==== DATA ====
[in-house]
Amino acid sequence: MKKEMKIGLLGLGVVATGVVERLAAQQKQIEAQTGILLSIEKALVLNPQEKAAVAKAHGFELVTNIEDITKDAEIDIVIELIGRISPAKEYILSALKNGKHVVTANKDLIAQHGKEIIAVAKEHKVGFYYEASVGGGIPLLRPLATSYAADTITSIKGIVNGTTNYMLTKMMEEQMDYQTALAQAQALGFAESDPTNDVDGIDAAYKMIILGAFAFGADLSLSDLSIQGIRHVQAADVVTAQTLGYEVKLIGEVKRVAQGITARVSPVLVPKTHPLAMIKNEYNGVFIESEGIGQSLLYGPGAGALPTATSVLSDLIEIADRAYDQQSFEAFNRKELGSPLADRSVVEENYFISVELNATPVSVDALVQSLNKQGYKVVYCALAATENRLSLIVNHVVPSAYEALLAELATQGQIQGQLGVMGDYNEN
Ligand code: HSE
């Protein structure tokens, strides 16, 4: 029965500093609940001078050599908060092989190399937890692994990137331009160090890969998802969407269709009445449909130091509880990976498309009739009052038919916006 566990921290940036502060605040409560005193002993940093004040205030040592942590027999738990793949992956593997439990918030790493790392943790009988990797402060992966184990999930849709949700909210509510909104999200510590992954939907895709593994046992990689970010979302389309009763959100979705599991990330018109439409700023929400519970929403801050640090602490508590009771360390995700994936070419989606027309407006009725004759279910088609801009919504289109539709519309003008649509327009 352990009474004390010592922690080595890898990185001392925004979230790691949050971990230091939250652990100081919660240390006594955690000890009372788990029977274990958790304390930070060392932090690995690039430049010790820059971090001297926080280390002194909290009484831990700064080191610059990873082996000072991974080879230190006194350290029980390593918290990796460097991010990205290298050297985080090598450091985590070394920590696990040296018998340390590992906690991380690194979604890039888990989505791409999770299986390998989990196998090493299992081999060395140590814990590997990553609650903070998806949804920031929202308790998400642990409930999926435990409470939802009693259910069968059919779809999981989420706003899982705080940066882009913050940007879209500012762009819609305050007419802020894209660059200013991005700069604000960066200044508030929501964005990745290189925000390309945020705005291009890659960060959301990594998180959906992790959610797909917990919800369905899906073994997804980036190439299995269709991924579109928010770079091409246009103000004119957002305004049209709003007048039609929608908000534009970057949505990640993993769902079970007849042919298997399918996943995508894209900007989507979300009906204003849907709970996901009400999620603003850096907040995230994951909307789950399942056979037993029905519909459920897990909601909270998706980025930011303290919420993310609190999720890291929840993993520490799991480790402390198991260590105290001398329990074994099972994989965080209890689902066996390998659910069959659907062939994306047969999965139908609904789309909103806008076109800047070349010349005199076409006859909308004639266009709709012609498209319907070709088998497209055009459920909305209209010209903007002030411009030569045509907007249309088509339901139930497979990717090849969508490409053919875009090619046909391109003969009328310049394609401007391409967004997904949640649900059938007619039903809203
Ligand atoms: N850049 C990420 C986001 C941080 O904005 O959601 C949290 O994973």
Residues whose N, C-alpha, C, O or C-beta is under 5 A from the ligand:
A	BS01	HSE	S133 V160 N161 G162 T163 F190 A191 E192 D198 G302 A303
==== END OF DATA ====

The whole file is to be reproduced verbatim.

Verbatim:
[in-house]
Amino acid sequence: MKKEMKIGLLGLGVVATGVVERLAAQQKQIEAQTGILLSIEKALVLNPQEKAAVAKAHGFELVTNIEDITKDAEIDIVIELIGRISPAKEYILSALKNGKHVVTANKDLIAQHGKEIIAVAKEHKVGFYYEASVGGGIPLLRPLATSYAADTITSIKGIVNGTTNYMLTKMMEEQMDYQTALAQAQALGFAESDPTNDVDGIDAAYKMIILGAFAFGADLSLSDLSIQGIRHVQAADVVTAQTLGYEVKLIGEVKRVAQGITARVSPVLVPKTHPLAMIKNEYNGVFIESEGIGQSLLYGPGAGALPTATSVLSDLIEIADRAYDQQSFEAFNRKELGSPLADRSVVEENYFISVELNATPVSVDALVQSLNKQGYKVVYCALAATENRLSLIVNHVVPSAYEALLAELATQGQIQGQLGVMGDYNEN
Ligand code: HSE
């Protein structure tokens, strides 16, 4: 029965500093609940001078050599908060092989190399937890692994990137331009160090890969998802969407269709009445449909130091509880990976498309009739009052038919916006 566990921290940036502060605040409560005193002993940093004040205030040592942590027999738990793949992956593997439990918030790493790392943790009988990797402060992966184990999930849709949700909210509510909104999200510590992954939907895709593994046992990689970010979302389309009763959100979705599991990330018109439409700023929400519970929403801050640090602490508590009771360390995700994936070419989606027309407006009725004759279910088609801009919504289109539709519309003008649509327009 352990009474004390010592922690080595890898990185001392925004979230790691949050971990230091939250652990100081919660240390006594955690000890009372788990029977274990958790304390930070060392932090690995690039430049010790820059971090001297926080280390002194909290009484831990700064080191610059990873082996000072991974080879230190006194350290029980390593918290990796460097991010990205290298050297985080090598450091985590070394920590696990040296018998340390590992906690991380690194979604890039888990989505791409999770299986390998989990196998090493299992081999060395140590814990590997990553609650903070998806949804920031929202308790998400642990409930999926435990409470939802009693259910069968059919779809999981989420706003899982705080940066882009913050940007879209500012762009819609305050007419802020894209660059200013991005700069604000960066200044508030929501964005990745290189925000390309945020705005291009890659960060959301990594998180959906992790959610797909917990919800369905899906073994997804980036190439299995269709991924579109928010770079091409246009103000004119957002305004049209709003007048039609929608908000534009970057949505990640993993769902079970007849042919298997399918996943995508894209900007989507979300009906204003849907709970996901009400999620603003850096907040995230994951909307789950399942056979037993029905519909459920897990909601909270998706980025930011303290919420993310609190999720890291929840993993520490799991480790402390198991260590105290001398329990074994099972994989965080209890689902066996390998659910069959659907062939994306047969999965139908609904789309909103806008076109800047070349010349005199076409006859909308004639266009709709012609498209319907070709088998497209055009459920909305209209010209903007002030411009030569045509907007249309088509339901139930497979990717090849969508490409053919875009090619046909391109003969009328310049394609401007391409967004997904949640649900059938007619039903809203
Ligand atoms: N850049 C990420 C986001 C941080 O904005 O959601 C949290 O994973």
Residues whose N, C-alpha, C, O or C-beta is under 5 A from the ligand:
A	BS01	HSE	S133 V160 N161 G162 T163 F190 A191 E192 D198 G302 A303